• I want to address your excellent point in another forum about the importance of supporting our community with our purchasing power, a thought that was echoed by Galina Espinoza, the Editor in Chief of Latina magazine at the NCLR annual conference. That you and dozens, hopefully hundreds, and thousands of women, particularly Latinas stood in line to buy a hardback copy of Conquistadora and hear Esmeralda speak is critical. I’ve had publishers explain that part of the reason few Latino/as are published is because there’s not an audience. If Latino/as don’t read, they won’t buy the books, and it’s a bad investment.

    We all know Hispanics read, more so now that the newest demographic data proves U.S. births are leading the population’s growth. But it’s just as important that these extraordinary numbers that have marketers going ga ga be turned into real political, social, and economic clout. In the case of books, if you can and I know times are tough, but go buy the hard cover, instead of waiting for the paperback (it may never come if sales are anemic) or to check it out at the public library. Everyday, we can vote with our ballots and checkbooks!

    • Exactly! As a grad school MFA student, I can’t tell you how often I’ve heard that I have my work cut out for me because I’m Puerto Rican. I’m a risk. And it’s a shame, because we aren’t. We are a investment. We want to see our lives documented in print. And why shouldn’t we? Our stories are just as valid as anyone else’s.

      I live in the Bronx and there is only 1 bookstore in the entire borough. A Barnes & Noble in Co-Op City. Why? “Blacks and Latinos don’t read.” Which doesn’t make sense, because I see people reading on the train all the time.

      We need to support our Latino authors. The more we buy their books, the more access we’ll have to reading other authors.

  • Que belleza! I can totally identify with this moment of joy of meeting someone that has marked your life. It´s hard to explain, but you did it beautifully

  • This post really touched me—not just because I learned about a great author, but because this writer’s story mirrors mine. I was introduced to African American female writers in college, by an African American professor who knew the beauty and importance of writers like Zora Neale Hurston, Toni Morrison and Alice Walker, and made ALL of us—white students included—read their works alongside the “classics” by the dead white guys. It was such an eye-opening experience for me as a young black woman who, so inspired by the books, went on to become a writer and author in my own right. I can’t wait to discover Ms. Santiago for myself. Thank you for the introduction, the testimony and the reminder that people of color need to be vigilant in supporting and embracing and enjoying the works of those who speak to our experiences.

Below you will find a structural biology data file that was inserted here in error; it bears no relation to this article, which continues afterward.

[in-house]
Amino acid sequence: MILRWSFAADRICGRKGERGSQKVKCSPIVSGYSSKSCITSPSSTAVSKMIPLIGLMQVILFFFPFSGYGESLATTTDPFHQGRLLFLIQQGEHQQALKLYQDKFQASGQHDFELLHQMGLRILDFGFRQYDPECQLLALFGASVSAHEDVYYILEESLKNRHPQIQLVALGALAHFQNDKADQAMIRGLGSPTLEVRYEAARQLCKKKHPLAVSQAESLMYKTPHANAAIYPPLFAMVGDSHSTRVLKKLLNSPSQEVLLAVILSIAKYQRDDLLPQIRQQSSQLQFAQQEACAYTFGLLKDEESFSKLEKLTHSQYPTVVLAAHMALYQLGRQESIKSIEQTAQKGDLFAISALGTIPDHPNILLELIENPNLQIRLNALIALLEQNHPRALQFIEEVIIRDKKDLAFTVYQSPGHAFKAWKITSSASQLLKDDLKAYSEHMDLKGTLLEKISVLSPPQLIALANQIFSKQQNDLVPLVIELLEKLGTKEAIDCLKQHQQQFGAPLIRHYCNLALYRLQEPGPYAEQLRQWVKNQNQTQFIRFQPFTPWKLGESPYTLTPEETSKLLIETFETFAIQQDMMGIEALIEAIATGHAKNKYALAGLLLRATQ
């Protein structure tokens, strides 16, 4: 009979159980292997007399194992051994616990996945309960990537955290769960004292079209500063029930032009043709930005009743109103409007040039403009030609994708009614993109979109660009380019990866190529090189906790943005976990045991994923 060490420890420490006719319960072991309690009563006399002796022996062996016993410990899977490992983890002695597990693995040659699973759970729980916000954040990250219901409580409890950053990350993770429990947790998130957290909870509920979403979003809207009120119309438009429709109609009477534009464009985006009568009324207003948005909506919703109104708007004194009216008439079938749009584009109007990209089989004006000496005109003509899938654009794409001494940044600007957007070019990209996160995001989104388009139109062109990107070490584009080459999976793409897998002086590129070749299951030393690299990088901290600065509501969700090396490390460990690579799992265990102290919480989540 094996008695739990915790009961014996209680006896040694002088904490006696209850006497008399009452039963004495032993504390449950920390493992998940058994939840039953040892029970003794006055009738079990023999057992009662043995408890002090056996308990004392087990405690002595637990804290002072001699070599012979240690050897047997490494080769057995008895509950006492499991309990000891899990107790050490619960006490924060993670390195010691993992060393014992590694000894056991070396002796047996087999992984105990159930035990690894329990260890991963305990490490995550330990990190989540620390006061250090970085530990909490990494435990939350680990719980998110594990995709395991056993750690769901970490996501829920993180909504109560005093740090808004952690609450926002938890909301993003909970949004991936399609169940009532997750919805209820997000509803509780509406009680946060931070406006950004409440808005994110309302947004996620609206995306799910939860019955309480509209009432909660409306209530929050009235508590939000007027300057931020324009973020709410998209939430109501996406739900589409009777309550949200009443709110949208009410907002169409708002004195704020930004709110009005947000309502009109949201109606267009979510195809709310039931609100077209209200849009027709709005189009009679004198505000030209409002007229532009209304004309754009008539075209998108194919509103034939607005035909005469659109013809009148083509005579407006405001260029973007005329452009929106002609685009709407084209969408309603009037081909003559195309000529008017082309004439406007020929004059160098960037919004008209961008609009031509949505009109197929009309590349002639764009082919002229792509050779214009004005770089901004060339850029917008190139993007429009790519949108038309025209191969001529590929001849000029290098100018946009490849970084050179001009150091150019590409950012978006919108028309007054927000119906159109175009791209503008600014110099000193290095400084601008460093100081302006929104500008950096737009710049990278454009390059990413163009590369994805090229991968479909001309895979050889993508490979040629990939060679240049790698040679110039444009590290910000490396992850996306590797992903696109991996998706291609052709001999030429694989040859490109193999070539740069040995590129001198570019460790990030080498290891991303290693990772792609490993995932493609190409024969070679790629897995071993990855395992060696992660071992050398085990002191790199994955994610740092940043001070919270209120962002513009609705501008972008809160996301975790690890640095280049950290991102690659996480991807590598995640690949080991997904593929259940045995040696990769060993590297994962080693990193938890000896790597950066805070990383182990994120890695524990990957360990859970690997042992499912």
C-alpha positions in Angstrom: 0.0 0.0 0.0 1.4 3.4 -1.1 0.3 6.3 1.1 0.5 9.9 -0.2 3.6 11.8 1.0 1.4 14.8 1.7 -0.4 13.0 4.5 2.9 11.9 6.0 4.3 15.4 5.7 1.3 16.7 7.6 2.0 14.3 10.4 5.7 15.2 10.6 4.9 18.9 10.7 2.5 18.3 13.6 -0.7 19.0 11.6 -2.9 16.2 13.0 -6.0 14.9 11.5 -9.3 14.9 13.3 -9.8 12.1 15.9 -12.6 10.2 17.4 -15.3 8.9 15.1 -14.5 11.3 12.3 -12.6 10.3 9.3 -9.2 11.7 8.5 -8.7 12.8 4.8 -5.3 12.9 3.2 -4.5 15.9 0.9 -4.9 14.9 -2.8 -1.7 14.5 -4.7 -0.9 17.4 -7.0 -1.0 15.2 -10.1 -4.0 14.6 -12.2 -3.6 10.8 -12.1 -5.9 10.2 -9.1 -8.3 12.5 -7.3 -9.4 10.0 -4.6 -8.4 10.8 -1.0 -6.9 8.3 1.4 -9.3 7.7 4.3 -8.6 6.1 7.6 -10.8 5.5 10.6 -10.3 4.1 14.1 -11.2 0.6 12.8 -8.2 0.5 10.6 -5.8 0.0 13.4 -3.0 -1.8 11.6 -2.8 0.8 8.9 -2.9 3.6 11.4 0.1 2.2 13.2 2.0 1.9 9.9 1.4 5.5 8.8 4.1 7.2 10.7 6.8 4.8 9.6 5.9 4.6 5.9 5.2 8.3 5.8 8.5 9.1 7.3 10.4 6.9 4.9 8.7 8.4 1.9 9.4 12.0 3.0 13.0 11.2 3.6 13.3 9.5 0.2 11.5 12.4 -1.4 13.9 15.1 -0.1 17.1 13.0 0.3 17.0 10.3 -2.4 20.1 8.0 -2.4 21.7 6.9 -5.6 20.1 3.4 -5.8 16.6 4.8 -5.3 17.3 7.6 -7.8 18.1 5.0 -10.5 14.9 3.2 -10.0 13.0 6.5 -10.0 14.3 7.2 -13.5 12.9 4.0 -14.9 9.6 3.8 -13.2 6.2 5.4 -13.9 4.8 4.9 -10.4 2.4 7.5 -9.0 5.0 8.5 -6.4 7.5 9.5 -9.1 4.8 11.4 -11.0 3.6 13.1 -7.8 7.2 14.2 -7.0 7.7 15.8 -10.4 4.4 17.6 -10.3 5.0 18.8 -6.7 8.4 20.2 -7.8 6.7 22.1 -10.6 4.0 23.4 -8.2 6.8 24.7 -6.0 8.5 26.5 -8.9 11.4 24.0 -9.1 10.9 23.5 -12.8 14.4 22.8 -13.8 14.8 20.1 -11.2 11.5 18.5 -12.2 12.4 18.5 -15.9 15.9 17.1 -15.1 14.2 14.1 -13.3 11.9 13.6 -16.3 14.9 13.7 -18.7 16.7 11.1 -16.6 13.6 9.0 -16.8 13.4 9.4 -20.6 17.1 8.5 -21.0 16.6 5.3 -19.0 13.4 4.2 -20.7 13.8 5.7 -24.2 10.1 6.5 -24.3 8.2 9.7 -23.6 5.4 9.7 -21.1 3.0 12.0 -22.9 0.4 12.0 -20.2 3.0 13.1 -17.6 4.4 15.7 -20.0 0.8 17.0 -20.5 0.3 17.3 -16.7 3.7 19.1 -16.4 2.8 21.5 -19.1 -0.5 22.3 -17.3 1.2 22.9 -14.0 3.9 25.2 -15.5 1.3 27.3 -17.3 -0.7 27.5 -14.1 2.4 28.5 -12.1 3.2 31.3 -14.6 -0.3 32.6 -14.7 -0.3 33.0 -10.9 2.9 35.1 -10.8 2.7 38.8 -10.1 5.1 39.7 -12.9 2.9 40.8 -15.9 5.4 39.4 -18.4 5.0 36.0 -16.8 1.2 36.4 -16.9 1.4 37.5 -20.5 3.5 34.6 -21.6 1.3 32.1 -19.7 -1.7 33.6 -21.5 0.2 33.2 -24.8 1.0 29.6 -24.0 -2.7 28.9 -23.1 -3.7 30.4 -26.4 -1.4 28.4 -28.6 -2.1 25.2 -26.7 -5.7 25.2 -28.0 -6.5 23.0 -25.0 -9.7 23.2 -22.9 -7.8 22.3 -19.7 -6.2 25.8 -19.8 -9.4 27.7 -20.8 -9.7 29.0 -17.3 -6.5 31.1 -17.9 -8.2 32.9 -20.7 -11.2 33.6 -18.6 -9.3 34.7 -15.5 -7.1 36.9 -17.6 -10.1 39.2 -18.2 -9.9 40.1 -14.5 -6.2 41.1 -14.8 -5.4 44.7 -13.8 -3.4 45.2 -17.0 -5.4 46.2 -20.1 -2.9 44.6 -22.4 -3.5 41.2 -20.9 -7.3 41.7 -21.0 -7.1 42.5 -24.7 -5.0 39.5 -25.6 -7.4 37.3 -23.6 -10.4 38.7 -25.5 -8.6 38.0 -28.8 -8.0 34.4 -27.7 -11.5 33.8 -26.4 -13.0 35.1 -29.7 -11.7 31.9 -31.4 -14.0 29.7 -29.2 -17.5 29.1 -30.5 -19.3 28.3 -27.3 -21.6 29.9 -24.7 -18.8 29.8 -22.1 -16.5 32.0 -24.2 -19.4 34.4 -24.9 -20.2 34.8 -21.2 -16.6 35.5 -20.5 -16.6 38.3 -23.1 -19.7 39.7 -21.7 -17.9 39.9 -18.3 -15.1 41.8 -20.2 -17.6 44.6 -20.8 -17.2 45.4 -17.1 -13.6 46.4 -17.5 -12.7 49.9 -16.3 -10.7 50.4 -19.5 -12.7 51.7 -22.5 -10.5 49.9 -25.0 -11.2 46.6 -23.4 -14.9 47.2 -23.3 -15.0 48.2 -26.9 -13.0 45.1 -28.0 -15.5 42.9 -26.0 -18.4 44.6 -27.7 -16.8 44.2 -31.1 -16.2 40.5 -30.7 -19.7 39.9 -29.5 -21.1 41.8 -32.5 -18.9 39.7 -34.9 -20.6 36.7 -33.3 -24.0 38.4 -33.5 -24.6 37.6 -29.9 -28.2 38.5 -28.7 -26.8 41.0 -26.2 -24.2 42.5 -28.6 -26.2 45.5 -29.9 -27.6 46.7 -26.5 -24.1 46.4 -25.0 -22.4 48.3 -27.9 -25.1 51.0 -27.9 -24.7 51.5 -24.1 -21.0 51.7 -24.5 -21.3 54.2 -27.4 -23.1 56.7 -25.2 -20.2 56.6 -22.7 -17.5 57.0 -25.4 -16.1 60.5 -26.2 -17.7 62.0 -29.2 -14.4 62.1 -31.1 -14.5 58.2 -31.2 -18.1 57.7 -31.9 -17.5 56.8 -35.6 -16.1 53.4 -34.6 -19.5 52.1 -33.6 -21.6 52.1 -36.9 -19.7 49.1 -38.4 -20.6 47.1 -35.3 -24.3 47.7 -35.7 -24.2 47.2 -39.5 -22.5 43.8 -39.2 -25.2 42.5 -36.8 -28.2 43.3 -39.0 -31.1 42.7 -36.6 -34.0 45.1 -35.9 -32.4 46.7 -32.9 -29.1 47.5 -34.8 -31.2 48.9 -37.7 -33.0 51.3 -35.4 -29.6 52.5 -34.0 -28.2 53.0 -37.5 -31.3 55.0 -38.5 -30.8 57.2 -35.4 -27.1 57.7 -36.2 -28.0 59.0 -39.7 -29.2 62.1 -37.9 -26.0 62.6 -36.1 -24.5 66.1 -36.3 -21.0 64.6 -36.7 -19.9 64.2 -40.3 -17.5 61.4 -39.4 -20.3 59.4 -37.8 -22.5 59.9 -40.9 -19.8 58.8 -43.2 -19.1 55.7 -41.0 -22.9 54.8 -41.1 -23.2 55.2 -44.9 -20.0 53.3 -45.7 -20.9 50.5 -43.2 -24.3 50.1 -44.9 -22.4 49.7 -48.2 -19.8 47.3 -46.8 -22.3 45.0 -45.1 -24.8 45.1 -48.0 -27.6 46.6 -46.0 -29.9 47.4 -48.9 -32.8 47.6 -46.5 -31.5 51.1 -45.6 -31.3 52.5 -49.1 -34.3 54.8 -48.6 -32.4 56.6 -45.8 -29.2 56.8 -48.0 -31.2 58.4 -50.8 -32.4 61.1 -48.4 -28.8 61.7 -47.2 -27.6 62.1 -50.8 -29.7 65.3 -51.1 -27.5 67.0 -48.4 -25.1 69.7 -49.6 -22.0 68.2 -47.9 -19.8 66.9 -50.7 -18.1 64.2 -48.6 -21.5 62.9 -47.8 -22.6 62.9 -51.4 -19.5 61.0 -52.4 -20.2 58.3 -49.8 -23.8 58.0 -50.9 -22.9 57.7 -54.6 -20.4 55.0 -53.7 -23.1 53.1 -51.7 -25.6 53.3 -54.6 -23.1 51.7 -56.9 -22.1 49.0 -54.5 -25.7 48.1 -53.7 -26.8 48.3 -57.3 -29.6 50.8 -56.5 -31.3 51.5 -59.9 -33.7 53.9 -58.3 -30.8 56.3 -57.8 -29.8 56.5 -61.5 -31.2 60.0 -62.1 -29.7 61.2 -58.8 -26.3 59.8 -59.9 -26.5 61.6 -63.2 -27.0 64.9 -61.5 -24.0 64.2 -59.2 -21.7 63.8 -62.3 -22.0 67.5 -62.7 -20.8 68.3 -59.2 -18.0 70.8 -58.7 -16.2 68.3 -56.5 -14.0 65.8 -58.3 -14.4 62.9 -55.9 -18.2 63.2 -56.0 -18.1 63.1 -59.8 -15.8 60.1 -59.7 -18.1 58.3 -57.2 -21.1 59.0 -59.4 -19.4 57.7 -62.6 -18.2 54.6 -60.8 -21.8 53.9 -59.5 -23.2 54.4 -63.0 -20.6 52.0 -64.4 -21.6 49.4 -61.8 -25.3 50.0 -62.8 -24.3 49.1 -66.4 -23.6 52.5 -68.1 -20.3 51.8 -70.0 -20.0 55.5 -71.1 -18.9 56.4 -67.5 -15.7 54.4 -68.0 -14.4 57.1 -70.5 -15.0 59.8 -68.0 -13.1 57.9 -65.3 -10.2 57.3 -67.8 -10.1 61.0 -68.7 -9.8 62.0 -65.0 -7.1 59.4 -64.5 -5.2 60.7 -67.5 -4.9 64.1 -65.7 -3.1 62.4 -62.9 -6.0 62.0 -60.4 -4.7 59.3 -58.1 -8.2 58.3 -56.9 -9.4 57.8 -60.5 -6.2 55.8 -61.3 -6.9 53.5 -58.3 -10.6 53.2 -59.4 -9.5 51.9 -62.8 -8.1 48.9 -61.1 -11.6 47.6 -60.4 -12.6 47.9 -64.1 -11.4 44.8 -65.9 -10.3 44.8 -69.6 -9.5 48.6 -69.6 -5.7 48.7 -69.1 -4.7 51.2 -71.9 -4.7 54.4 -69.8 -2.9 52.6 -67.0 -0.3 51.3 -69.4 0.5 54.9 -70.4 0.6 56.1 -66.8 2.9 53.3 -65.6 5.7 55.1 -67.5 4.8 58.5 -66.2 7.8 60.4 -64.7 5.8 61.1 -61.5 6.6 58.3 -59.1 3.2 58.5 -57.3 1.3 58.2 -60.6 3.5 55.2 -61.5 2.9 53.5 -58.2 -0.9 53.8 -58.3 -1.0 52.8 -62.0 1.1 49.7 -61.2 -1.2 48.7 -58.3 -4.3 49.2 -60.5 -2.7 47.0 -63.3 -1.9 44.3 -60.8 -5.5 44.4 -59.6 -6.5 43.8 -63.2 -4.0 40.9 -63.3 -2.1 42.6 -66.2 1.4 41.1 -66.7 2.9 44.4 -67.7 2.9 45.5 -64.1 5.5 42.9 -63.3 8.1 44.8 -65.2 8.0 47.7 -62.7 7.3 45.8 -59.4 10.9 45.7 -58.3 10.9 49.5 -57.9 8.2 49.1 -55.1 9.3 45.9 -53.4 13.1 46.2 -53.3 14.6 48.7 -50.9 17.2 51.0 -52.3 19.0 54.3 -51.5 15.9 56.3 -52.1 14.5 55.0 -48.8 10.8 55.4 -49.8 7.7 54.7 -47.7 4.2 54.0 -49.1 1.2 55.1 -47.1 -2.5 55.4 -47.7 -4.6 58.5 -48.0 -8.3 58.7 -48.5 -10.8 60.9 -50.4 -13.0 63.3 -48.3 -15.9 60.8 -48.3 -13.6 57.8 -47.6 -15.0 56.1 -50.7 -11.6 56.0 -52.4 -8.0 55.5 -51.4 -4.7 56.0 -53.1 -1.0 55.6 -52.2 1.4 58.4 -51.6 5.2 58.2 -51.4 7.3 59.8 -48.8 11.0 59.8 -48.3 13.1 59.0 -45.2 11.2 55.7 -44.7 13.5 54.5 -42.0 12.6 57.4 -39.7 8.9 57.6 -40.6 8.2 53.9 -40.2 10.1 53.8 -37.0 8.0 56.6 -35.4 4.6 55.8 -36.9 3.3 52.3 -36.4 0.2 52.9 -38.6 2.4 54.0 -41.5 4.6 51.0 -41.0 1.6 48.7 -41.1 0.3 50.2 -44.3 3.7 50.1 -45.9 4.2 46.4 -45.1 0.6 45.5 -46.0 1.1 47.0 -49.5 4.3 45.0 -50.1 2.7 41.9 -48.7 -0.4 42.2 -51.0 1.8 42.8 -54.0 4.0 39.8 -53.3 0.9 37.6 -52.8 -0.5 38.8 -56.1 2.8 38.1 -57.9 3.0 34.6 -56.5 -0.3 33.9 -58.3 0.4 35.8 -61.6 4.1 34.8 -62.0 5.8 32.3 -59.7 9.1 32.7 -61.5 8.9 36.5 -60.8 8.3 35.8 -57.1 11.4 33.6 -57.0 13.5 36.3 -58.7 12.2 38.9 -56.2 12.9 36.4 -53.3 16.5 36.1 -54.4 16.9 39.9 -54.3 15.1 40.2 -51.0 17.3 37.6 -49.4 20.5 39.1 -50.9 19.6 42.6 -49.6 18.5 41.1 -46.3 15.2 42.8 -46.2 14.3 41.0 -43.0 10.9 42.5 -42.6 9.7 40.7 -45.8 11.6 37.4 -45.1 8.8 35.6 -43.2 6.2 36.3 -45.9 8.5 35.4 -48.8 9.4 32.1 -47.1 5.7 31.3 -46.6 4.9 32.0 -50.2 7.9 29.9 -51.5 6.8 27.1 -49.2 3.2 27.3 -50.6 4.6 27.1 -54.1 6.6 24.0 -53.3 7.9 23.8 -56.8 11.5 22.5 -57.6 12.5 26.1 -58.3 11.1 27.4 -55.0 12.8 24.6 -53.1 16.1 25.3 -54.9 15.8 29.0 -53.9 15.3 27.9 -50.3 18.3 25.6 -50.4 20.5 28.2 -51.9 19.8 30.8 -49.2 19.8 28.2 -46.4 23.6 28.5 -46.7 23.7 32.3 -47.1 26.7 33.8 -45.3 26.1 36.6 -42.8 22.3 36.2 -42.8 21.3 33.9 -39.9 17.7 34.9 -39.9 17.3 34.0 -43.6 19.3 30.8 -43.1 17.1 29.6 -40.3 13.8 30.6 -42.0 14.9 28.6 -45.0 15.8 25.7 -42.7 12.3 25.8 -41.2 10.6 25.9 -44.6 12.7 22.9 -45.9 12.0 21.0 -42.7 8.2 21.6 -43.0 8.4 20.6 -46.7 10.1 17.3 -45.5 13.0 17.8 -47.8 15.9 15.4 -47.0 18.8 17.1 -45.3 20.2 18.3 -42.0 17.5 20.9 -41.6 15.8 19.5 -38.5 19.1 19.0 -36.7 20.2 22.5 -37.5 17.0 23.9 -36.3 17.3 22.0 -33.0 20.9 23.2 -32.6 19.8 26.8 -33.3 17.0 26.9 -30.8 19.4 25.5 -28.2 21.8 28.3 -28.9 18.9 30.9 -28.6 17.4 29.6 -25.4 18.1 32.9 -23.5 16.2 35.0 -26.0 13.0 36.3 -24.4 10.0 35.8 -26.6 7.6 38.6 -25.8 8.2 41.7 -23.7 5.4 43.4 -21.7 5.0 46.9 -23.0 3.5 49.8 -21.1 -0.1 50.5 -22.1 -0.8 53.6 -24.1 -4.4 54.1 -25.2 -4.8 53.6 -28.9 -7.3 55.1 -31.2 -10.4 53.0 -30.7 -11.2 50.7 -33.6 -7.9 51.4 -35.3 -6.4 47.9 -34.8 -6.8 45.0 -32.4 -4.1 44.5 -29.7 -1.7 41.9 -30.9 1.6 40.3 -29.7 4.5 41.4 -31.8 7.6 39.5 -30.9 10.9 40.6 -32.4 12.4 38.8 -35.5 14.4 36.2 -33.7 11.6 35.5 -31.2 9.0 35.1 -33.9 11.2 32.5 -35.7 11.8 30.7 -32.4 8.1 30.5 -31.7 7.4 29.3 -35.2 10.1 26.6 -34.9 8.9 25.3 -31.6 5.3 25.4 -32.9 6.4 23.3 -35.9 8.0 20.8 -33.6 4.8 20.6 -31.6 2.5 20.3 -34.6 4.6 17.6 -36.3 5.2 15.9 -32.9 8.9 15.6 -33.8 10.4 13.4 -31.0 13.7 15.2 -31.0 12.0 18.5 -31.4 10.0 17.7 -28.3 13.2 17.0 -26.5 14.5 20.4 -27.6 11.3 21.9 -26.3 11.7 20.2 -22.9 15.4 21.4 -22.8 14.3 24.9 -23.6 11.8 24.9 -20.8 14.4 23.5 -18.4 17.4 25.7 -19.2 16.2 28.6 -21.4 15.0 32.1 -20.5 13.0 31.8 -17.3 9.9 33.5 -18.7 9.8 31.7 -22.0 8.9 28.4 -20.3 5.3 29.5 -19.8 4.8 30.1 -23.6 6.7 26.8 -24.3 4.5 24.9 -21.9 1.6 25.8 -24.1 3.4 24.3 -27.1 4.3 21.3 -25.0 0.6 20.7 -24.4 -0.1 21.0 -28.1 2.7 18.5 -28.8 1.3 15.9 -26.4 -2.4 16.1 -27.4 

• Elisa says:

    I teared up reading your post, Lisa. I felt the same way when I first read “When I was Puerto Rican.” I was around 19 or 20, too!

    I am reading “Conquistadora” right now. Thanks for the story on the book and the author herself!

  • Aixa says:

    Esmeralda Santiago is an amazing writer. I listened her read her books, Cuando Era Puertorriqueña and Casi Una Mujer.What power of description!

    She was inNew ayork this summer, of course during my vacation when I was out of town! And this Wednesday she’ll be at El Museo, and I have to work!

    One day…